By Michael E. Miller
By Allie Conti
By David Villano
By Jose D. Duran
By Michael E. Miller
By Allie Conti
By Kyle Swenson
By Luther Campbell
Ya know snowbound New York rock-industry hotshots have their calendars blocked out, and so should you, even if you aren't escaping the big chill. You rock, right? Mark off December 9 for the South Florida Rock Awards at the Button South. (By the way, I think the battle between this event and the defeated "Florida Rock Awards" might be the biggest nonstory in local rock this year.) The next snowbird vacation excuse comes along January 30, when Miami Rocks, Too! and the East Coast Music Forum festivities begin. And February 28, it's back to Miami again for Thon '92, Washington Square's annual on-stage megamarathon. Club owner Bill True is hoping to present 150 bands over a sixteen-day period this year. Those interested in appearing should get a demo tape and promo pack to the Square boys by the end of 1991.
I'll eat Yogi Berra's mitt if this ain't deja vu all over again. For weeks I've been enjoying the new 2 Live Crew album, Sports Weekend. Nobody 'panked me for being a bad boy, and I wasn't moved to rape, sodomize, insult, belittle, or harass a single woman or child. This private peacefulness was a really weird feeling, and it didn't last. Last week we listed a number of highlights from Jack Thompson's latest barrage of anti-Crew faxes. This week censorship expands its scope.
* Leonard Pitts, Jr. You know you're in trouble when members of the press begin intimating that censorship is okay in some cases. Censorship thrives on two great lies: 1) "I defend your First Amendment rights, however..." and 2) "in some cases." Sure, it's okay if the case happens to be Ice Cube or 2 Live Crew. And it's okay if it's MTV and music videos. And it's okay...if it's the Miami Herald? Pitts, the Herald's pop-music writer, denounced Ice Cube last week, supporting the censoring efforts of the Simon Wiesenthal Center, which claims the Cube is anti-Semitic. "Where I come from," Pitts writes, "`bitch' is still an anti-woman term and `nigger' remains anti-black." Well, gee, if it offends you, Leonard, then it's offensive. Pitts also opines that "there is no right to hatred." If that's true, there may as well be no rights at all.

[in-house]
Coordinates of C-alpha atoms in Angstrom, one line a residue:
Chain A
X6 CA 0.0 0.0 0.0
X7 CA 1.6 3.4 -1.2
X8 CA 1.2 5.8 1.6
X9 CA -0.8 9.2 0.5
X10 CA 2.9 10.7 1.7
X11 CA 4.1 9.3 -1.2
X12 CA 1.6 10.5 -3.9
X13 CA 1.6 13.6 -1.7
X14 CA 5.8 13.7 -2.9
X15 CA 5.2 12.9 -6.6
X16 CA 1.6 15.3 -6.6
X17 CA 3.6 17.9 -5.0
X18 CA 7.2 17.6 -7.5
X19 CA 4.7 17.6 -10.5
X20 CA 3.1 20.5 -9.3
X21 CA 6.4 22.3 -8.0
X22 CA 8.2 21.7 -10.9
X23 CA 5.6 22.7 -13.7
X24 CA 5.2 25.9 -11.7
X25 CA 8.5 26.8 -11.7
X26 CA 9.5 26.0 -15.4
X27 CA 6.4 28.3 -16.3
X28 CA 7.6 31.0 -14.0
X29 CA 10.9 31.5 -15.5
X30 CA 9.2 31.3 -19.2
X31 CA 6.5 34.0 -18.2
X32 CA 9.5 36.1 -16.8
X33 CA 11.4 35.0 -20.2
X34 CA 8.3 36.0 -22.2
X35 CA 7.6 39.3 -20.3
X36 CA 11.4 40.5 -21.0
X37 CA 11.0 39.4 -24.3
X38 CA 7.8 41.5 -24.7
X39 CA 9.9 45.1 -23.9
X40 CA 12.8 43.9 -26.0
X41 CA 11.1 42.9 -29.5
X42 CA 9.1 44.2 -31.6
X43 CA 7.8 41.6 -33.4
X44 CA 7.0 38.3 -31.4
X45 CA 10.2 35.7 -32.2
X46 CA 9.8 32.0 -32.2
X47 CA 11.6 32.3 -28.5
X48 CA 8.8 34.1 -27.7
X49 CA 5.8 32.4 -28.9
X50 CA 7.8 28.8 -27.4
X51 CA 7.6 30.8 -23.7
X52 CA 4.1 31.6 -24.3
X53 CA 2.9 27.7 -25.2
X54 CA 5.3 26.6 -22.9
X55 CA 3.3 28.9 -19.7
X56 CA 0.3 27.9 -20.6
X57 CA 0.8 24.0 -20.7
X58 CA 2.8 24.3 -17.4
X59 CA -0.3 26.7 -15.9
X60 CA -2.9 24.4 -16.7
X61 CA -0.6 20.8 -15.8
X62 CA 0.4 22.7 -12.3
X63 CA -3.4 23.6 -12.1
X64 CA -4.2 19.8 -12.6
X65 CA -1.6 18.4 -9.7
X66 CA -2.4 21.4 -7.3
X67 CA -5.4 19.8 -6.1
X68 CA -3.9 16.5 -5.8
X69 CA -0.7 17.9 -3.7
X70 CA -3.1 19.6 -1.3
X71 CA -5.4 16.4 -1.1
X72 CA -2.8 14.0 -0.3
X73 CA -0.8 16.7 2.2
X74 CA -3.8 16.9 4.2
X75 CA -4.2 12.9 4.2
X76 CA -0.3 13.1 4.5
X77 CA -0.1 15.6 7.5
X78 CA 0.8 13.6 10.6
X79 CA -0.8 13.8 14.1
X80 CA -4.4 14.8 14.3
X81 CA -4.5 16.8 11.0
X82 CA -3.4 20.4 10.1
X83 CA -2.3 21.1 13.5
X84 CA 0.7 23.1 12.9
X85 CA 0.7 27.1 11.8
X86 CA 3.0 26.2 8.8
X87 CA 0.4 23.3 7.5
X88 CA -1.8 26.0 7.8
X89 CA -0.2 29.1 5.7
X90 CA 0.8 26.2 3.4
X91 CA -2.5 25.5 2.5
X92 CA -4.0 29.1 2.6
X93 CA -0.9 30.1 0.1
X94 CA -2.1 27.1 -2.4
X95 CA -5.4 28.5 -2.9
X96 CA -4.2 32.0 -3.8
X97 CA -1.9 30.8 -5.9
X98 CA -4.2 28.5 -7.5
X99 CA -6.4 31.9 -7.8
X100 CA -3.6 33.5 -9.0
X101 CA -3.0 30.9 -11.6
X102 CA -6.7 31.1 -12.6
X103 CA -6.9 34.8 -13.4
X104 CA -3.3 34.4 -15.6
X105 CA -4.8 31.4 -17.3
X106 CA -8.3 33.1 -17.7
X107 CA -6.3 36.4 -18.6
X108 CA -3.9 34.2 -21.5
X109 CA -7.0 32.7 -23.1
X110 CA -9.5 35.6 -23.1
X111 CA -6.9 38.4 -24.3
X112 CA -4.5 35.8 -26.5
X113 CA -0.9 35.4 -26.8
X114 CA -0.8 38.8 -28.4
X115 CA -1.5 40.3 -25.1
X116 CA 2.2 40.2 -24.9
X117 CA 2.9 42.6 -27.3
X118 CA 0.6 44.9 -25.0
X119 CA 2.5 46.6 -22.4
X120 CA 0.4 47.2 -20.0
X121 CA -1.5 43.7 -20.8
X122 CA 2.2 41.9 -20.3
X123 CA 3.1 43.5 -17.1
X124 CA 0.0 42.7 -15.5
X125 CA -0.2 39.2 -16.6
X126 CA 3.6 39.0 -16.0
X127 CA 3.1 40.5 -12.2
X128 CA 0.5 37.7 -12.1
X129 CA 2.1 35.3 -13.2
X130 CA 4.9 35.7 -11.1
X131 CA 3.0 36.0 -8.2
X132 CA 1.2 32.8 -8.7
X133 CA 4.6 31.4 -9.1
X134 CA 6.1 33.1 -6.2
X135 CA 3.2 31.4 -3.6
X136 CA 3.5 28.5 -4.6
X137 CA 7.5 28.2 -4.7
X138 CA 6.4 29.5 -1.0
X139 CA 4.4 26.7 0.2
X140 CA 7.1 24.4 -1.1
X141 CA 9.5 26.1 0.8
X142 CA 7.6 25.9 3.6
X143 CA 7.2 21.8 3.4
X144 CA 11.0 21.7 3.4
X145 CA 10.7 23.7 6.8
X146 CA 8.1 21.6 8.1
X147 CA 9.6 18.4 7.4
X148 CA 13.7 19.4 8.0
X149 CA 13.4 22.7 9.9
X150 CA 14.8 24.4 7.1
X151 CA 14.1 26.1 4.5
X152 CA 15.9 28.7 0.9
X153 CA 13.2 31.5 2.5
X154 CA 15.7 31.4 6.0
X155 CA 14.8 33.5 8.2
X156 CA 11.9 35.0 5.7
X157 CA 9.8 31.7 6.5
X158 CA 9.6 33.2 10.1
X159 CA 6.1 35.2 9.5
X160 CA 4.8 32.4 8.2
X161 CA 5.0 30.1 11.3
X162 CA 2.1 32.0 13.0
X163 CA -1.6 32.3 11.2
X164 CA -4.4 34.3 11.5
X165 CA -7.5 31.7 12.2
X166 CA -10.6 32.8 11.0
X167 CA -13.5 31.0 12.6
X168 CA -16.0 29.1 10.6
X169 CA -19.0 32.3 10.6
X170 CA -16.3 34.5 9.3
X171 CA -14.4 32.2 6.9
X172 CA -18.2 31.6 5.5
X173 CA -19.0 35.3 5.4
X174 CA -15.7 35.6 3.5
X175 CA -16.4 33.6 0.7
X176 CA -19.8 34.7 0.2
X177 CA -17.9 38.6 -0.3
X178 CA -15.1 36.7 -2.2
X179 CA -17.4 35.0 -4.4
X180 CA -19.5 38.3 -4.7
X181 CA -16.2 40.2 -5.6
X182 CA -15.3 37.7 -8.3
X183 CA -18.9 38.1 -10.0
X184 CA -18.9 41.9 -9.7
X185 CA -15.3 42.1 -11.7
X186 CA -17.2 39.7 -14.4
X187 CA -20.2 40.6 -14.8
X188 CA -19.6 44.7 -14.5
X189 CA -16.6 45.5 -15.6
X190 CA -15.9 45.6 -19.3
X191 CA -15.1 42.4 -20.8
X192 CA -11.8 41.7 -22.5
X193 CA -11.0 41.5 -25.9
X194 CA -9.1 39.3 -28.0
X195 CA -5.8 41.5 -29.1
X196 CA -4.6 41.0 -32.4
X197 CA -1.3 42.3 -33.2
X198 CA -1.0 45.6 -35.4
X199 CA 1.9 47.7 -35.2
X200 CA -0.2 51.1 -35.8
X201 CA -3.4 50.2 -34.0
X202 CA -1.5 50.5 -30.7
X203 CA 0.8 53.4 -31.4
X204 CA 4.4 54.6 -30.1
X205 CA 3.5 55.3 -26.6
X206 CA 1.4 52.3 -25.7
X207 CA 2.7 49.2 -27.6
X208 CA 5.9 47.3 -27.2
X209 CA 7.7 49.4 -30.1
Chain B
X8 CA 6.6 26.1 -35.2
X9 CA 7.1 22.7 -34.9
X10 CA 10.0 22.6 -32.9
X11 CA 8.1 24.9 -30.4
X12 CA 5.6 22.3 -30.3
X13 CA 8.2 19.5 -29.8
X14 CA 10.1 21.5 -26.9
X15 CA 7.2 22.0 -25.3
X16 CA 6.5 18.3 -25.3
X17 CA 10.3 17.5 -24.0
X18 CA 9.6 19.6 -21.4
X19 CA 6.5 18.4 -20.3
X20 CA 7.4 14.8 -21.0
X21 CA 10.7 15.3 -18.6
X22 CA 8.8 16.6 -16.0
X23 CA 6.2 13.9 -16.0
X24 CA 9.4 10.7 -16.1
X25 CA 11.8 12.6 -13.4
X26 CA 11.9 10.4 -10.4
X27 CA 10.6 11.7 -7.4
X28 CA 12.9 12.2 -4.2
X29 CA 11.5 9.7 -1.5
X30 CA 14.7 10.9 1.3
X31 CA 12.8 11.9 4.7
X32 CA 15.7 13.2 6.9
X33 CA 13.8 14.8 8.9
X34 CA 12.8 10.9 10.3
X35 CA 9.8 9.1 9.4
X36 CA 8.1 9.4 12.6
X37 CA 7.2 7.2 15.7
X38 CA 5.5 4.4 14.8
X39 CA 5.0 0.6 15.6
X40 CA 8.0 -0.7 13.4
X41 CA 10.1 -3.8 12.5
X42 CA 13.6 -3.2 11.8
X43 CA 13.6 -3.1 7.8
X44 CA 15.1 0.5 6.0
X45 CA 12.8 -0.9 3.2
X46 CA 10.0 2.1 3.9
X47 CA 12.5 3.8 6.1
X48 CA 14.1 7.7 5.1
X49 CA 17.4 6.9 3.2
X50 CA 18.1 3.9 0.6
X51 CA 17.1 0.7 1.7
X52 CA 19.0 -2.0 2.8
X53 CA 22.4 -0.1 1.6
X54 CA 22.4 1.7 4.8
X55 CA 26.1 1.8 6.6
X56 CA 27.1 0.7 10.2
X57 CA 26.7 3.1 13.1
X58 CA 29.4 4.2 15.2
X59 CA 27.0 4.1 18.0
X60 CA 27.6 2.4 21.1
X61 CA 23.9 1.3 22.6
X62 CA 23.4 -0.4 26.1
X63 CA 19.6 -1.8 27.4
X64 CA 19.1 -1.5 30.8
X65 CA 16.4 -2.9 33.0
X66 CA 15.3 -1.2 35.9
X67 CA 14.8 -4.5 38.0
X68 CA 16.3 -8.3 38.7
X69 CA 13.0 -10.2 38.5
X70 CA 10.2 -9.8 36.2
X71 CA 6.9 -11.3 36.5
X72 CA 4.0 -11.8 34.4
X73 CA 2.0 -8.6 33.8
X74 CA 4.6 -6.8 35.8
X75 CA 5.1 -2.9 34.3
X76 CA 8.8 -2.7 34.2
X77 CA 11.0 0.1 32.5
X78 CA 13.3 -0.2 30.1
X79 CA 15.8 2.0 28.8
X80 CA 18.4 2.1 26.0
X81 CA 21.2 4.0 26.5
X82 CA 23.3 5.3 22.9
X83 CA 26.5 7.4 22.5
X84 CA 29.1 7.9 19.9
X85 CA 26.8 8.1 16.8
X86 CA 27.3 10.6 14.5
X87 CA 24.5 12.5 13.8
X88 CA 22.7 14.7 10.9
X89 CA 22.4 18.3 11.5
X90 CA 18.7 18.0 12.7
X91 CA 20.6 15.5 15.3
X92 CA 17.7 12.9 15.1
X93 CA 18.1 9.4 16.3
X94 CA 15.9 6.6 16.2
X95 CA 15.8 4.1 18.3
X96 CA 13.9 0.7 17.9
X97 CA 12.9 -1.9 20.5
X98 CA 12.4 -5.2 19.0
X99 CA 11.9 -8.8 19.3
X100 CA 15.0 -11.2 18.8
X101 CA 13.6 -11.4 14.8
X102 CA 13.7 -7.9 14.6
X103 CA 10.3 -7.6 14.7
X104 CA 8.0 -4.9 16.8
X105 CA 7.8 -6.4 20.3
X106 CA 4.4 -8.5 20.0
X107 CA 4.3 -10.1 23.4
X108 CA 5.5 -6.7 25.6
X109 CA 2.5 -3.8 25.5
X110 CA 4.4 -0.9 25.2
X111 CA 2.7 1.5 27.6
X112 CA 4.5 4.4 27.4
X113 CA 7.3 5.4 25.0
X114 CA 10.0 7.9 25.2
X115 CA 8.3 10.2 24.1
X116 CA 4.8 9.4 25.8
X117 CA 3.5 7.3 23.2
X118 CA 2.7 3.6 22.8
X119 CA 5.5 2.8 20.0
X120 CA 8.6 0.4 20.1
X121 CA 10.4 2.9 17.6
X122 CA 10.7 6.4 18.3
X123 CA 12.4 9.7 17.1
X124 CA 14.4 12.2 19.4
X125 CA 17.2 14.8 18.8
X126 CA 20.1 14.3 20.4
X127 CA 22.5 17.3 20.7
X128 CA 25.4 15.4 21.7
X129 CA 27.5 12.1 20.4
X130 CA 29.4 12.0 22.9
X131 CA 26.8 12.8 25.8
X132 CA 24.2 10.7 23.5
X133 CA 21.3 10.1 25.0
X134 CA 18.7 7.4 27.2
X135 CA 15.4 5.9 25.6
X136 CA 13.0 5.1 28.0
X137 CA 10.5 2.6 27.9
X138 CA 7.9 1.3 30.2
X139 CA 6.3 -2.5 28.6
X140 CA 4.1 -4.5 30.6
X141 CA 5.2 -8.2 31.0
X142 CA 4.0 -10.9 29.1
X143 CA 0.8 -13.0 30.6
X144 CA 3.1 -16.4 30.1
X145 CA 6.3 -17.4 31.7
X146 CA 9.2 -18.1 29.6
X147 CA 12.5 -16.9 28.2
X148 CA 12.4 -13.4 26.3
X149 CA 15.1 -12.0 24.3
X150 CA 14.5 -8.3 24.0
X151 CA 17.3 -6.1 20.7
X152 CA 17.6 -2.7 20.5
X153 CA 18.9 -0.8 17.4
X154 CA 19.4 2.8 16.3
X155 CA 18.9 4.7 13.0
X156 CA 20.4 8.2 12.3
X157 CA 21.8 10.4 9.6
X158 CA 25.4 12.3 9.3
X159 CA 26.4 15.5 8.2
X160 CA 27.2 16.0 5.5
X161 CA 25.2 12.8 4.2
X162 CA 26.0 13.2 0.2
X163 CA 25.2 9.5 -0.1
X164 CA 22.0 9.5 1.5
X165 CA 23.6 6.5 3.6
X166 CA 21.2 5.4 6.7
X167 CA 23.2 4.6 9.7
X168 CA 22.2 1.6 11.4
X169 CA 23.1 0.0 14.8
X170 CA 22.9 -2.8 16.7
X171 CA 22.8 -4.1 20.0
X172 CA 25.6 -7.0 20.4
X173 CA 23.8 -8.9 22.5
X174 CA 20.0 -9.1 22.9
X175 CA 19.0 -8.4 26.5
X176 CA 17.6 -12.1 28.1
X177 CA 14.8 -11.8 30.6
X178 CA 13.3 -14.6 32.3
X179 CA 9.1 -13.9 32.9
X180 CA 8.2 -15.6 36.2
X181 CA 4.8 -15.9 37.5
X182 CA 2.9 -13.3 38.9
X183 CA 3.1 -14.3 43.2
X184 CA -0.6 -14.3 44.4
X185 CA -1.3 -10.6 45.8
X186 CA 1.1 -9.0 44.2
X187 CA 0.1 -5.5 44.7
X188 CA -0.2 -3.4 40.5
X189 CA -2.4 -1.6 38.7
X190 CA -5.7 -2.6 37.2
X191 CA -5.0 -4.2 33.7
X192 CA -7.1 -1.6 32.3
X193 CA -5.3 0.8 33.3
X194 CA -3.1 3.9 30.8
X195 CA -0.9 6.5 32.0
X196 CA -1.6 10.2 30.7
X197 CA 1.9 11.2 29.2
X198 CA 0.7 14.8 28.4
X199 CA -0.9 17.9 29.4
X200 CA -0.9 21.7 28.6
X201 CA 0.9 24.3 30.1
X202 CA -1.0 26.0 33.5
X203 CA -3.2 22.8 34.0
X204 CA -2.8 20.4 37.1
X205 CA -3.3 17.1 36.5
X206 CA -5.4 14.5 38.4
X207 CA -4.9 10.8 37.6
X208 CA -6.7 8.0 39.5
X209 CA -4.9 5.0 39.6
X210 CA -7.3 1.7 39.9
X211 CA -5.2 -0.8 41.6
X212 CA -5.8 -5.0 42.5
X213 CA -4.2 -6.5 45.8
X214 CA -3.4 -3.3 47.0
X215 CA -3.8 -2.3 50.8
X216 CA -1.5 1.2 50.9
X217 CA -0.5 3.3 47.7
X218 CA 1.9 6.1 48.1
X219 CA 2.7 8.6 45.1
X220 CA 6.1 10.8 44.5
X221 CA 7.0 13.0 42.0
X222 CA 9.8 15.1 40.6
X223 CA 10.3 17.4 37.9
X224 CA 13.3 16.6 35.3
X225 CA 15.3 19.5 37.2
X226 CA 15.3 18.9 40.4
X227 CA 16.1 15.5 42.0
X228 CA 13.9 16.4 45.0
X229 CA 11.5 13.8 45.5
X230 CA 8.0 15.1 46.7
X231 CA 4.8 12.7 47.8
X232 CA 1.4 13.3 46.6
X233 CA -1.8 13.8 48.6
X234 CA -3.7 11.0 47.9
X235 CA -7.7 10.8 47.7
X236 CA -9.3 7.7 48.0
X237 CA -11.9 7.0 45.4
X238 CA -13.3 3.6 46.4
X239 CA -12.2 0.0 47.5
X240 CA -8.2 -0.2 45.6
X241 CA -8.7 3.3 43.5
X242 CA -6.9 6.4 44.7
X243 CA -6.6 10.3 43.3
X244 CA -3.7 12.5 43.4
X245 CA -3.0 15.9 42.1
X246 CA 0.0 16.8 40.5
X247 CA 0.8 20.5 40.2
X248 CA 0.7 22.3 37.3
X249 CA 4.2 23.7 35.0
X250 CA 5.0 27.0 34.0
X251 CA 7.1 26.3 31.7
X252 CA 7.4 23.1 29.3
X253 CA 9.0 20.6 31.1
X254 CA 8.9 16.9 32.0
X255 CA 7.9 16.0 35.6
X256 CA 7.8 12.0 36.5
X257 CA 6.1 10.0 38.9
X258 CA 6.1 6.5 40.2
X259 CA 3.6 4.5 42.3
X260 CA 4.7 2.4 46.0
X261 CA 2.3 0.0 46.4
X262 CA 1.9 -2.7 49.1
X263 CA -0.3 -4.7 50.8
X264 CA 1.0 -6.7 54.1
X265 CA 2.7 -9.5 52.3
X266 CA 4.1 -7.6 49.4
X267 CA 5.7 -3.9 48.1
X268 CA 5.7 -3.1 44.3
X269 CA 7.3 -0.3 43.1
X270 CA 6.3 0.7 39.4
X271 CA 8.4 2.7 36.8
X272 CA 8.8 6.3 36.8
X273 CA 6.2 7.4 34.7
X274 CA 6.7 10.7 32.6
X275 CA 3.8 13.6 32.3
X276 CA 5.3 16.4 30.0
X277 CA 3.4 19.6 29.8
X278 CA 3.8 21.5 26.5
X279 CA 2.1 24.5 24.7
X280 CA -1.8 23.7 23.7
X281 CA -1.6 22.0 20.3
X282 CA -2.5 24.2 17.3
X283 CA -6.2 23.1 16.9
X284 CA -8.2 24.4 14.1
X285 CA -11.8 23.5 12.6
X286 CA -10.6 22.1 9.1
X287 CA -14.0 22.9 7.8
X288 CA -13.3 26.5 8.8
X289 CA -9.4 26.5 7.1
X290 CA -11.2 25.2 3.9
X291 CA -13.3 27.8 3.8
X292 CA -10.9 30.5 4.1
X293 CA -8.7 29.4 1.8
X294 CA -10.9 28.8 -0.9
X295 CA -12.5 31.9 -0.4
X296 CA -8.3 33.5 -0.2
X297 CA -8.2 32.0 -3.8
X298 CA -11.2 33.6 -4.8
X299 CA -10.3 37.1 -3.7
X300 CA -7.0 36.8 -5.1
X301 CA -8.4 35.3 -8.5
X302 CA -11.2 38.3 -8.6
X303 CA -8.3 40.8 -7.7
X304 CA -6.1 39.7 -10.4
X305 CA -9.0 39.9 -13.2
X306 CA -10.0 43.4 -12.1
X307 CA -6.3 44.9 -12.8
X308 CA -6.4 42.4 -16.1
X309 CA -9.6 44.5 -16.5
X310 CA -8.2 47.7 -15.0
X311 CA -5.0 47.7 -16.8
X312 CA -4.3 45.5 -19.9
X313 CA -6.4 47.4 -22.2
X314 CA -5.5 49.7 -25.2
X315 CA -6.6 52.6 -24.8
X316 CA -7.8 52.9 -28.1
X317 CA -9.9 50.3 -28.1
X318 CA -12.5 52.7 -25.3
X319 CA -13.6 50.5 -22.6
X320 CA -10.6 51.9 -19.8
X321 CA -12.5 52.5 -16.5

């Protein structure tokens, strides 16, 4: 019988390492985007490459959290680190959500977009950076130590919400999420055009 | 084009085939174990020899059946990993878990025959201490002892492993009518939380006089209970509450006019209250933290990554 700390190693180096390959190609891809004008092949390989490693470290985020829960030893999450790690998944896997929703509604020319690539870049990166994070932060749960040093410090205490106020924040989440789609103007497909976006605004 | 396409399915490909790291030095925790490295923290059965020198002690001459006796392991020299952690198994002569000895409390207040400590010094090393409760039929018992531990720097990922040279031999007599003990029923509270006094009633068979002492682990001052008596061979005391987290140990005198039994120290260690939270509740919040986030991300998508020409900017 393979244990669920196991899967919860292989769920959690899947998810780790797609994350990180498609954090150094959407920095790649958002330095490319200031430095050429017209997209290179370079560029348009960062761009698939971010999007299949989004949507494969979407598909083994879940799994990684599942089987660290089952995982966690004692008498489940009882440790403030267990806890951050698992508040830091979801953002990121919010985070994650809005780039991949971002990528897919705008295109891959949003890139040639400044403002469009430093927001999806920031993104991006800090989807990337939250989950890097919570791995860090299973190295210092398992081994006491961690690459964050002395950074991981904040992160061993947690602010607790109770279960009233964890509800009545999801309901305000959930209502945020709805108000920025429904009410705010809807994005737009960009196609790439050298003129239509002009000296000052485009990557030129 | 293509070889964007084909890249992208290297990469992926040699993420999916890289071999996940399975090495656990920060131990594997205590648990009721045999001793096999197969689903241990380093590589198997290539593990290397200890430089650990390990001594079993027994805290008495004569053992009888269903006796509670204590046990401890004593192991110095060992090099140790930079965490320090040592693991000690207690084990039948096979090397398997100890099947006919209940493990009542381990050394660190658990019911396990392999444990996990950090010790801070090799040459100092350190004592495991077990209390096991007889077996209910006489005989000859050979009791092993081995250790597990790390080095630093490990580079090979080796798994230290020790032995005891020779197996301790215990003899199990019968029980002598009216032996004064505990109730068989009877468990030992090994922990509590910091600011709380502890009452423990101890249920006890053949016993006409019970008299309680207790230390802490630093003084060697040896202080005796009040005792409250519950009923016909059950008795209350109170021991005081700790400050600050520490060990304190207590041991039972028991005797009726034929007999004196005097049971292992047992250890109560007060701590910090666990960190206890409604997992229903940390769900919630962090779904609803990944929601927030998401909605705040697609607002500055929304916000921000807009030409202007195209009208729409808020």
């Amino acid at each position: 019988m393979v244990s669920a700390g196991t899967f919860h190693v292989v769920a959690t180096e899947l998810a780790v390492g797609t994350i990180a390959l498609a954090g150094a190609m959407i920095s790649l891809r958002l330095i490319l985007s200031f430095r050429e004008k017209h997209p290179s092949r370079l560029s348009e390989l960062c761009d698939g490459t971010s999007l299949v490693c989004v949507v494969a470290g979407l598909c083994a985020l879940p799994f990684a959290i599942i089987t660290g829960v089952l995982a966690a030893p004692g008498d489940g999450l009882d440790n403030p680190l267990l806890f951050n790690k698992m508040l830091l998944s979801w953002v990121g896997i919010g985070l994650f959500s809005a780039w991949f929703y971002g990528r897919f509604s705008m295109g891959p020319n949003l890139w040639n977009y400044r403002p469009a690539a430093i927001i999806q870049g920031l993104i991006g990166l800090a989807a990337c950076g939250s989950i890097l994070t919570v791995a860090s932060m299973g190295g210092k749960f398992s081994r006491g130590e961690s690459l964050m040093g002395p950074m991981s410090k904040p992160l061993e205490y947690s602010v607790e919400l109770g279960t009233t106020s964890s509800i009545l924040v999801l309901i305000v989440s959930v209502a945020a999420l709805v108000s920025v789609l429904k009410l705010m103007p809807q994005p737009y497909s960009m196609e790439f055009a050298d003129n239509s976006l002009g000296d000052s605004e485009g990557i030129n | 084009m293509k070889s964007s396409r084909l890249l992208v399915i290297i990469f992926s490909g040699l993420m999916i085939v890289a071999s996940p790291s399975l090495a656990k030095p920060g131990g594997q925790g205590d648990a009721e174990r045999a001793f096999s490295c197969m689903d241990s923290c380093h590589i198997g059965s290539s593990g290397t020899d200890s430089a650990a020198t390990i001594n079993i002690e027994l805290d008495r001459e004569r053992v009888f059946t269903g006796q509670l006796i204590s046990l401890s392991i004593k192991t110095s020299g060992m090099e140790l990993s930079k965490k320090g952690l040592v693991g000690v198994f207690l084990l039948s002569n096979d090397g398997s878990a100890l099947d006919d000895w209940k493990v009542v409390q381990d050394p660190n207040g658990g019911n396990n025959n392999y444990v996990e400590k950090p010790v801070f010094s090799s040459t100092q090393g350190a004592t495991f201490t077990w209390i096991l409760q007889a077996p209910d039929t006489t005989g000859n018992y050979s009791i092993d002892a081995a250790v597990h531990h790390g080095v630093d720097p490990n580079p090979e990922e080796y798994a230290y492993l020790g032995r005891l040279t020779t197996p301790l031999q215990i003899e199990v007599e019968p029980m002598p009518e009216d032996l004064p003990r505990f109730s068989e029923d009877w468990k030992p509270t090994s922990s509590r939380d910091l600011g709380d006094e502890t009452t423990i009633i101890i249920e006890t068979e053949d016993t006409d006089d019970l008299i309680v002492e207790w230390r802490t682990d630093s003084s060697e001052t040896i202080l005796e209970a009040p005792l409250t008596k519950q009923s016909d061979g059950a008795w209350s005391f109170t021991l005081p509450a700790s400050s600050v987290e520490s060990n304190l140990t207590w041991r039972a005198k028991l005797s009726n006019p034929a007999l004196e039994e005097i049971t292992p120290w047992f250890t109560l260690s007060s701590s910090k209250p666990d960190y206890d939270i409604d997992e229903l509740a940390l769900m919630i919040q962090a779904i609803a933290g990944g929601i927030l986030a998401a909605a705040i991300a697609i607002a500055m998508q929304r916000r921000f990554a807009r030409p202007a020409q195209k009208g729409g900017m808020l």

* Sen. Robert Byrd. The West Virginia Democrat has begun an attack on music videos, according to a report in Variety. I'm no fan of vids, but I hate censorship, and this is a prime example of how dissing 2 Live Crew for saying "bitch" can lead to the downfall of Western civilization. Variety quotes Byrd as saying, "Most rock musicians and actors in music videos emerge as sneering, antisocial, unkempt, undisciplined and arrogant punks, male and female alike." Byrd brain goes on to explain that the "images" purveyed by vids could make "the foundations of our society rot away as if from leprosy." When they outlaw sneering, only outlaws will sneer? This dangerous moron is still a senator?
* The New Times advertising department. "I got a censorship story for you," says Bill Orcutt of the Alliance, "and the offending party is your paper." Last issue the word "blowjobs" appeared in this space several times, only because I was quoting Jack Thompson. The salesfolk, in the same issue, prohibited the use of that word in an ad for No Skin Off My Ass, an Alliance film presentation. "A Fag, A Punk, A B.J." was what the ad read. "A Fag, A Punk, A Blowjob" is the way the ad was written by the Alliance folks. Policy, the ad department says. Fodder for further discussion, I say.
Ready for a breath of sanity? Marc Bercoon, vice president and general counsel for Equity Properties, which manages the Mall at 163rd Street, says, in a very nice way, that Jack Thompson is a liar. Thompson sent out a fax press release stating that the mall "has just decided to demand...that Spec's pull all copies of 2 Live Crew's new obscene album...from their store shelves." Bercoon, on the other hand, says, "If this [album] is `obscene' and illegal, there are enforcement bodies out there to enforce the obscenity laws and pursue this matter in an appropriate manner. If it were our store, we wouldn't sell it. But it's a tough balancing test. This is maybe a more egregious case than other cases could be, but I feel it's irresponsible to pick and choose and draw a line when a landlord is going to step in and say this item is not to be sold. Since there are laws on the books, if this is not protected speech, there should be some police enforcement element telling Spec's it's illegal. As soon as that happened, we would step in. If Mr. Thompson is that interested in the issue, it's admirable, because it is an important issue."
Things happen: Kudos to Summers for staging the recent Miami Rocks listening parties, and for presenting the Homegrown Festival this weekend. Friday and Saturday the club hosts some fifteen local outfits. And Forget the Name is back, ready for an in-store at Yesterday & Today November 24. The excellent band has a limited edition five-song acoustic tape, Subtleties of Anger, ready for your ears.
Butthorn of the week: The cops who busted UM running back Marty Patton. Must've been Seminole fans.